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St. Vrain Leaders Showcase How Their District’s Innovative Curriculum Delivers on the Promise of Public School Tax Dollars

Would you be able to code your way out of a “breakout bus?” What about programming a drone show to light up the night sky with your school athletic team’s logo? Could you employ the latest techniques in cybersecurity to mitigate network attacks?

Students in Colorado’s St. Vrain Valley Schools have those opportunities and so much more.

Superintendent Don Haddad and Deputy Superintendent Jackie Kapushion shared this vision at AASA’s 2024 National Conference on Education on Saturday morning through a presentation titled “Academic Excellence by Design: Delivering a Strong Competitive Advantage.”

The 33,000-student district’s innovative approach to education has become a model for the region, if not the nation. St. Vrain has seen continued diversification, not just in terms of demographics but also in students’ career interests. To that end, district leadership has established a strategic vision through its Foundation Innovation program that seeks to create a strong competitive advantage for its students upon graduation.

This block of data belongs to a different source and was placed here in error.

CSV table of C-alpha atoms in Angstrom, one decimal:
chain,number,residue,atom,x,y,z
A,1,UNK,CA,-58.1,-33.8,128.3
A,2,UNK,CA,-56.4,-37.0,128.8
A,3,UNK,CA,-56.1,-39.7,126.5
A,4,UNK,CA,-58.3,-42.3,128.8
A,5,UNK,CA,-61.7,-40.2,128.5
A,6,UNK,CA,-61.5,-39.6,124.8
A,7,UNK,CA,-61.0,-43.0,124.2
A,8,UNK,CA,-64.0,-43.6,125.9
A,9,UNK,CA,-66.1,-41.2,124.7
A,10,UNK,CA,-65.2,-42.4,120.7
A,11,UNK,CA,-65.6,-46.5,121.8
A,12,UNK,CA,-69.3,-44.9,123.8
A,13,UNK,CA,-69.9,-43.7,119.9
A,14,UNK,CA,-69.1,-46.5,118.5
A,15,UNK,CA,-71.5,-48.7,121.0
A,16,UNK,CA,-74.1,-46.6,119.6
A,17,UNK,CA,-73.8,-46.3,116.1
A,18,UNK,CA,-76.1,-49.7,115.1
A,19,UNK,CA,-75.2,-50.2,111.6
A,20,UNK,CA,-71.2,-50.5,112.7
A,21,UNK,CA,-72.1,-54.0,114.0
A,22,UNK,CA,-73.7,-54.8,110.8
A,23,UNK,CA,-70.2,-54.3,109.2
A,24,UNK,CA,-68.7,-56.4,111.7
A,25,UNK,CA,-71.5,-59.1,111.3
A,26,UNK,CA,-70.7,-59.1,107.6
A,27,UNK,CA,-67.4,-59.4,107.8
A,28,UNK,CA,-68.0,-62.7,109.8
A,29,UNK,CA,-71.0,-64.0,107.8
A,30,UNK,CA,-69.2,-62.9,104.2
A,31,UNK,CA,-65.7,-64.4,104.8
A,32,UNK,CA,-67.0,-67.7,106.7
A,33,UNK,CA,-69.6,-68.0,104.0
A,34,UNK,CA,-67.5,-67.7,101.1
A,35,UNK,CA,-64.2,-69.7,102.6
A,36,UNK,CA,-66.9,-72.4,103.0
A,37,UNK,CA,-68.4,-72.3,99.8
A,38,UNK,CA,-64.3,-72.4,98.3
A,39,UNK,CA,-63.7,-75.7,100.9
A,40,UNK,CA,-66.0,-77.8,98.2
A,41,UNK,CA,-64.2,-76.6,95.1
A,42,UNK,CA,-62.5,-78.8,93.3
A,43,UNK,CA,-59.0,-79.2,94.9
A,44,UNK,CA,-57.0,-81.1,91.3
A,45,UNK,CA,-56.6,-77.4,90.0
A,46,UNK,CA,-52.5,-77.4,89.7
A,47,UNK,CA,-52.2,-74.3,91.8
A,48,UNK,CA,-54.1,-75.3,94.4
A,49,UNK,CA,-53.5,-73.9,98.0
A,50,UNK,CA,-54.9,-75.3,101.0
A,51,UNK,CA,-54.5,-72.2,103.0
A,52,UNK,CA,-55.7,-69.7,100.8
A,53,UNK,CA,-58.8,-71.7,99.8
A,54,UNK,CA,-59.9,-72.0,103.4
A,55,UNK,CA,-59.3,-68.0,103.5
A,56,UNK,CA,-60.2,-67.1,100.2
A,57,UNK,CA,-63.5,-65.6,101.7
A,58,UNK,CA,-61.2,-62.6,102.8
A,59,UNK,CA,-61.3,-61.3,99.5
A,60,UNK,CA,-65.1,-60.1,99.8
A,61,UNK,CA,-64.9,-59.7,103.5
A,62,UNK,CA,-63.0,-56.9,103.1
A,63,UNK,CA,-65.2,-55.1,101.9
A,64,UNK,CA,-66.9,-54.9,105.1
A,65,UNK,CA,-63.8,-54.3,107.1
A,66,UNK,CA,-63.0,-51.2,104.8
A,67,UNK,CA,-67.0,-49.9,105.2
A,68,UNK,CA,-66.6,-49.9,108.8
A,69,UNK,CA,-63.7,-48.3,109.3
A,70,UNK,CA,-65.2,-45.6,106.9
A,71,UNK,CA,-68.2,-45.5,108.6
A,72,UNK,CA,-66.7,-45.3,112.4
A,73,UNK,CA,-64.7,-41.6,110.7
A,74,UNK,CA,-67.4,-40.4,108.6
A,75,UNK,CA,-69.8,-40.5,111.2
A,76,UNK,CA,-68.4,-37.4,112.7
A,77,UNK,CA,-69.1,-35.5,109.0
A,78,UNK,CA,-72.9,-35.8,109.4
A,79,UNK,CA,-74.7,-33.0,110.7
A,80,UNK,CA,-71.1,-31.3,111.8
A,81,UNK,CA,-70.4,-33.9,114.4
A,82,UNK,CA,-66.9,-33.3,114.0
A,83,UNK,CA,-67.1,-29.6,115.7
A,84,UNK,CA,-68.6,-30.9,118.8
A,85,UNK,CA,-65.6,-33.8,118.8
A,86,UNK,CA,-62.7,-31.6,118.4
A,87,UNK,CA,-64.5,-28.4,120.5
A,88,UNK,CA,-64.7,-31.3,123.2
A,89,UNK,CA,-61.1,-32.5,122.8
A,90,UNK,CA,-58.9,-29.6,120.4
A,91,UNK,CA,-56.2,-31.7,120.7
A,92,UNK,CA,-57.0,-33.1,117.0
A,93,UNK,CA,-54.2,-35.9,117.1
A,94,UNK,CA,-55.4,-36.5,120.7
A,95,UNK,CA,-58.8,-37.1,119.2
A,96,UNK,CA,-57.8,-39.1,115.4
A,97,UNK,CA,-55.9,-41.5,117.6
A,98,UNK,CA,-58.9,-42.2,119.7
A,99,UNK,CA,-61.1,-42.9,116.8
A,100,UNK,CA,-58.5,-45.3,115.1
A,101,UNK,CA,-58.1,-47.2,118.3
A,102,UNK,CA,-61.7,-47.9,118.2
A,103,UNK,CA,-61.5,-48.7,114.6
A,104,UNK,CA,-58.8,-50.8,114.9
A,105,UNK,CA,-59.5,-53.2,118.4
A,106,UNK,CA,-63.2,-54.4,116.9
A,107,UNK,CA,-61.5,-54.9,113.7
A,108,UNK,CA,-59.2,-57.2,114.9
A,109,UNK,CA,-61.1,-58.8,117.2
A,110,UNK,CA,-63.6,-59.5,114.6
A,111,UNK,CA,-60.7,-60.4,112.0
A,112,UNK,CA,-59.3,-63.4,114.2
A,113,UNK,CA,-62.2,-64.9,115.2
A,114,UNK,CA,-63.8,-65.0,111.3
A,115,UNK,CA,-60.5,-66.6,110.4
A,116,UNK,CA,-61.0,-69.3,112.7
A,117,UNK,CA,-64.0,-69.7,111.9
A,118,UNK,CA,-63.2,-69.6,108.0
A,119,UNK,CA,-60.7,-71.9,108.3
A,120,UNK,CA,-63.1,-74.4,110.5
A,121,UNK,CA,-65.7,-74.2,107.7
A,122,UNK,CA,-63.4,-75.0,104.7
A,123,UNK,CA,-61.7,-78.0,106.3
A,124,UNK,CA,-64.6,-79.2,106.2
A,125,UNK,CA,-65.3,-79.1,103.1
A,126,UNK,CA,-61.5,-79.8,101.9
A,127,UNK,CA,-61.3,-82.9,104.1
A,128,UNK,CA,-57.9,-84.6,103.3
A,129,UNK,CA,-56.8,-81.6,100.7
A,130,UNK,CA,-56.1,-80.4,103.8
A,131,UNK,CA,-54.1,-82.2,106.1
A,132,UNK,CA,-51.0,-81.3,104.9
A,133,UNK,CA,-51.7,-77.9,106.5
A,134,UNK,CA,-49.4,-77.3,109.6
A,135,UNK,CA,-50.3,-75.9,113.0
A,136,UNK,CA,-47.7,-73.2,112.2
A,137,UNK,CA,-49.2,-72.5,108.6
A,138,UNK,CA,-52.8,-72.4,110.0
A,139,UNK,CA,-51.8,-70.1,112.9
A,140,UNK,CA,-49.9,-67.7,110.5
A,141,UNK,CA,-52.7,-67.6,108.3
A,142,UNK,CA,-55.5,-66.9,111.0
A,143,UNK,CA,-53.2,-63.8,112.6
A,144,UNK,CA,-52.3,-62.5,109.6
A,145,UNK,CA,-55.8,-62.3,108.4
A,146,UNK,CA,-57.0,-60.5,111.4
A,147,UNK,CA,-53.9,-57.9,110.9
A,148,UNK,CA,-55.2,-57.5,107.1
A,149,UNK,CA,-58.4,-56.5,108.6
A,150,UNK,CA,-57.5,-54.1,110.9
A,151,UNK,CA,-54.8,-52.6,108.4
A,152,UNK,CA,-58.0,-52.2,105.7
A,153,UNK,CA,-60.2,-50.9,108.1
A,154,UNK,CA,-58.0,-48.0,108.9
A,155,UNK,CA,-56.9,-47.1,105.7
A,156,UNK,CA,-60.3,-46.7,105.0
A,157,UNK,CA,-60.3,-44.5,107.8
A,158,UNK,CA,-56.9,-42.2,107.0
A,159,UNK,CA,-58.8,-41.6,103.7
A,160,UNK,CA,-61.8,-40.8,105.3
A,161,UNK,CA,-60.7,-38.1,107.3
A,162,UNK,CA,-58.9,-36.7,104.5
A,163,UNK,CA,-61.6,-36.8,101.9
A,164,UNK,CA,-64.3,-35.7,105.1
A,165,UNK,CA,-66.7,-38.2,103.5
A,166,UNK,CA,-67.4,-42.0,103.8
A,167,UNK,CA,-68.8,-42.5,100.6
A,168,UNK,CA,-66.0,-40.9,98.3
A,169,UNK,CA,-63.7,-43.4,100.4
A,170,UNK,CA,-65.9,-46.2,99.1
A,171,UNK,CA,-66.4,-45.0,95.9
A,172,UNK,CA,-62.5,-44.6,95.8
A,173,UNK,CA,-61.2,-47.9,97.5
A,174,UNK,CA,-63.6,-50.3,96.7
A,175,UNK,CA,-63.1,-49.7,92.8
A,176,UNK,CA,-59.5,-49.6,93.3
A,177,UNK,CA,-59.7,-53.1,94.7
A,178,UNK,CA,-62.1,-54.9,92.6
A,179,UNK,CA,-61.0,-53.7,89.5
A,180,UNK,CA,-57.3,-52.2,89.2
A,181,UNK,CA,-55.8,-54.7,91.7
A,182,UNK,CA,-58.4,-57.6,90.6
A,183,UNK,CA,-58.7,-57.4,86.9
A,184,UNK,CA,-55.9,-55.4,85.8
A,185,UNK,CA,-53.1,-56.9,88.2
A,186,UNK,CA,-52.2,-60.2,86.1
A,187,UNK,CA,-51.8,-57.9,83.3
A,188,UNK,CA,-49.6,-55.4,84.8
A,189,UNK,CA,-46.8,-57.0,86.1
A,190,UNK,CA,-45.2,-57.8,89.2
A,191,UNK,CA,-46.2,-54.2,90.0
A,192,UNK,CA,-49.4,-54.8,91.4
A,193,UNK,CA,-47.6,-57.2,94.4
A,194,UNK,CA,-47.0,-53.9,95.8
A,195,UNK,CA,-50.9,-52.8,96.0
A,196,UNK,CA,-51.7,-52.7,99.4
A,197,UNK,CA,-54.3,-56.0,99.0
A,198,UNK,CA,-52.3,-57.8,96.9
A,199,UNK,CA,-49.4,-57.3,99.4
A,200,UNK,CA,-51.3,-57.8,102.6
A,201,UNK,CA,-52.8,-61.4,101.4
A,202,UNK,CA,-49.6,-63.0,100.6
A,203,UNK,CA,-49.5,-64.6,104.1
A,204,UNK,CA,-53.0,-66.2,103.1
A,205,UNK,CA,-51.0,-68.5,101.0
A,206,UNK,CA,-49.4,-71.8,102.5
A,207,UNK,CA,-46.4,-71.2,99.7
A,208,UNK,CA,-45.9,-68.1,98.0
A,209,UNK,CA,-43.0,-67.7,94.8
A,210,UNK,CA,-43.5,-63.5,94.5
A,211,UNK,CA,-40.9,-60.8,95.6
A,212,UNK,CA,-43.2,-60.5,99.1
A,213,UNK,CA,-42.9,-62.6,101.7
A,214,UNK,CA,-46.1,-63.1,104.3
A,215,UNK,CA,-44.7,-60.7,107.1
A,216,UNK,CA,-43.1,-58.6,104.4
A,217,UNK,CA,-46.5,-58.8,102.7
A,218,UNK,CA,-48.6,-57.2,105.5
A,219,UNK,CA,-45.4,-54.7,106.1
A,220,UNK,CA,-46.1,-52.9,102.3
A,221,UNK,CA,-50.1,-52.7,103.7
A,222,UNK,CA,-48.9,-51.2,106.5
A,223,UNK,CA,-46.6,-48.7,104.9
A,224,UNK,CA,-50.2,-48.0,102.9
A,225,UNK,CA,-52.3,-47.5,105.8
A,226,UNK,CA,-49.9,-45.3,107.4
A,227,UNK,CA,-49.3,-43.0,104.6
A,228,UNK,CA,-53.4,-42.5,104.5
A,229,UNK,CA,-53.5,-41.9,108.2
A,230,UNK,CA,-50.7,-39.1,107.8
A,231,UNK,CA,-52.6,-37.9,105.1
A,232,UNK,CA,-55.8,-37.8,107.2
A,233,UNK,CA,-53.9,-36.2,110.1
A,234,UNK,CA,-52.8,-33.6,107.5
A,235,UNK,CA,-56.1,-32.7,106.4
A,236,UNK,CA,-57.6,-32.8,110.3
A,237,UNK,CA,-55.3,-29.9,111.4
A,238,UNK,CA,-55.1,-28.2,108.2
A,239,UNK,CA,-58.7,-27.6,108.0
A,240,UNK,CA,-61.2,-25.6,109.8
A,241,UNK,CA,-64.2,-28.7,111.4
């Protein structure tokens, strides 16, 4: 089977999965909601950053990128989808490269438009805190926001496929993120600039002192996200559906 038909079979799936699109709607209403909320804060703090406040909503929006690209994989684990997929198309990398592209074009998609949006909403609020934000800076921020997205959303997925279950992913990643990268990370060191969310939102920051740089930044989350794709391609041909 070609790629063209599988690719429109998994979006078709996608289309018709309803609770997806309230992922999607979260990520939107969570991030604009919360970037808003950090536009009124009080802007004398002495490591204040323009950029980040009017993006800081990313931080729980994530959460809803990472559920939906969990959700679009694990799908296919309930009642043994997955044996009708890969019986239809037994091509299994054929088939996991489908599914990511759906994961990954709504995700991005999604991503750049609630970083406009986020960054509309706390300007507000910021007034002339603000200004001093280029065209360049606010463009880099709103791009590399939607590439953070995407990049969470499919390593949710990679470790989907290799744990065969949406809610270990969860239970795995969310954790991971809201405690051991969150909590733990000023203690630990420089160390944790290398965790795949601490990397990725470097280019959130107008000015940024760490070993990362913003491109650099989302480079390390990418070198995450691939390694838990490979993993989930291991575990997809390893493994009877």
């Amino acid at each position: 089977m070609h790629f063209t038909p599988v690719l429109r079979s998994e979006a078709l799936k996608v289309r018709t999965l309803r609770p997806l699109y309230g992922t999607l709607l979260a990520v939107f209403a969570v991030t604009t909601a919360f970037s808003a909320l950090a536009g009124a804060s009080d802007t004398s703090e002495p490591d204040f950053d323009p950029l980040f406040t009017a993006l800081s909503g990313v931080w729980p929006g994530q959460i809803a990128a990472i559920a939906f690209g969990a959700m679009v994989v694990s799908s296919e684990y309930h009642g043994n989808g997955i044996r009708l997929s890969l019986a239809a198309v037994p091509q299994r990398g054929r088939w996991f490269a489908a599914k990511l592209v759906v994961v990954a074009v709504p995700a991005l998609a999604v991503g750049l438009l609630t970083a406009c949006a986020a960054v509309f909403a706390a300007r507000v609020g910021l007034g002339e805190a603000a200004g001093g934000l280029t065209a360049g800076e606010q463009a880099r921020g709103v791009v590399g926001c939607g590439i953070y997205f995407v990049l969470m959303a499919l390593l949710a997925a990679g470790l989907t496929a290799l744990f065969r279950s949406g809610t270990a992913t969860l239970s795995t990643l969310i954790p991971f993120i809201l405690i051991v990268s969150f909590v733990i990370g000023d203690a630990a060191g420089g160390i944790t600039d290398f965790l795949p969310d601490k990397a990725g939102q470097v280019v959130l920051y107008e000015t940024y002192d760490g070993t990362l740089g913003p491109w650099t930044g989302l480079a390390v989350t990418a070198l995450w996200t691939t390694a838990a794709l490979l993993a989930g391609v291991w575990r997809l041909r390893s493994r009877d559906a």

Haddad, like all education leaders, told his conference audience that he laments the negative stigmas that continue to plague public education.

“Our country and our country’s future will be determined by what we do in public education, second only to parenting,” Haddad said.

Haddad also noted public education’s overall lack of organizational nimbleness, which stifles its ability to quickly innovate and keep pace with private-sector advancements. He and other St. Vrain leaders hope their Foundation Innovation clears some of the red tape and removes barriers.

The district has cultivated key relationships with the local tech sector, chambers of commerce and, of course, the community. The goal? Quickly and demonstrably deliver on the promise of tax dollars.

“It’s not what [community partners] can do for us but what we will do for them,” Kapushion said. “So we have set to reframe the message. Instead of ‘What can you do for public education?’ we have started to say, ‘Here’s what we will do for you.’”

St. Vrain offers 70 specialized focus programs for its students, ensuring that every student has a pathway post-graduation. From AI to cybersecurity to the arts, the district has offerings for all learners.

District leaders know that their Foundation Innovation system can be replicated elsewhere — both inspiring confidence in public education and accelerating the pace at which public schools can operate.

“Have a vision. Hire really smart, talented people who can make those strategies and those priorities actionable. None of this is done without resources,” Kapushion said. “But in order to get the community to invest, you have to create a compelling vision for that. You have to create excitement. [Your community and business partners] don’t want to invest in a losing team. They want to invest in a winning team.”

Learn more about St. Vrain Valley Public Schools at

(Jason Gaston is coordinator of public/media relations in the Alabaster City Schools in Alabaster, Ala.)

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